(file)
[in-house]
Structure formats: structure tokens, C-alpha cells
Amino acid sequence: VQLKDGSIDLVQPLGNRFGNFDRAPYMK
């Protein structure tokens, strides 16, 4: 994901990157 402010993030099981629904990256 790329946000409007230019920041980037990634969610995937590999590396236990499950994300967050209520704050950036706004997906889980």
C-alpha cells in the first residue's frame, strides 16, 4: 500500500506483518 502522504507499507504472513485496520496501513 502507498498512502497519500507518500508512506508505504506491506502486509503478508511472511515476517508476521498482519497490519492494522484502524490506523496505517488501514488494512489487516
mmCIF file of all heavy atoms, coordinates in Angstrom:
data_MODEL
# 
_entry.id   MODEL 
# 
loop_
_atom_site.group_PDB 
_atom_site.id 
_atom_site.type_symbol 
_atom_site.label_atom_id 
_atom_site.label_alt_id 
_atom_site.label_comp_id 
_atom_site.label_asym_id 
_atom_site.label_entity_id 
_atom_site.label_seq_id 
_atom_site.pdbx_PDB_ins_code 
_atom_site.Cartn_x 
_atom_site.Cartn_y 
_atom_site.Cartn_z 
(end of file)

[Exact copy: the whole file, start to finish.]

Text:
[in-house]
Structure formats: structure tokens, C-alpha cells
Amino acid sequence: VQLKDGSIDLVQPLGNRFGNFDRAPYMK
């Protein structure tokens, strides 16, 4: 994901990157 402010993030099981629904990256 790329946000409007230019920041980037990634969610995937590999590396236990499950994300967050209520704050950036706004997906889980």
C-alpha cells in the first residue's frame, strides 16, 4: 500500500506483518 502522504507499507504472513485496520496501513 502507498498512502497519500507518500508512506508505504506491506502486509503478508511472511515476517508476521498482519497490519492494522484502524490506523496505517488501514488494512489487516
mmCIF file of all heavy atoms, coordinates in Angstrom:
data_MODEL
# 
_entry.id   MODEL 
# 
loop_
_atom_site.group_PDB 
_atom_site.id 
_atom_site.type_symbol 
_atom_site.label_atom_id 
_atom_site.label_alt_id 
_atom_site.label_comp_id 
_atom_site.label_asym_id 
_atom_site.label_entity_id 
_atom_site.label_seq_id 
_atom_site.pdbx_PDB_ins_code 
_atom_site.Cartn_x 
_atom_site.Cartn_y 
_atom_site.Cartn_z 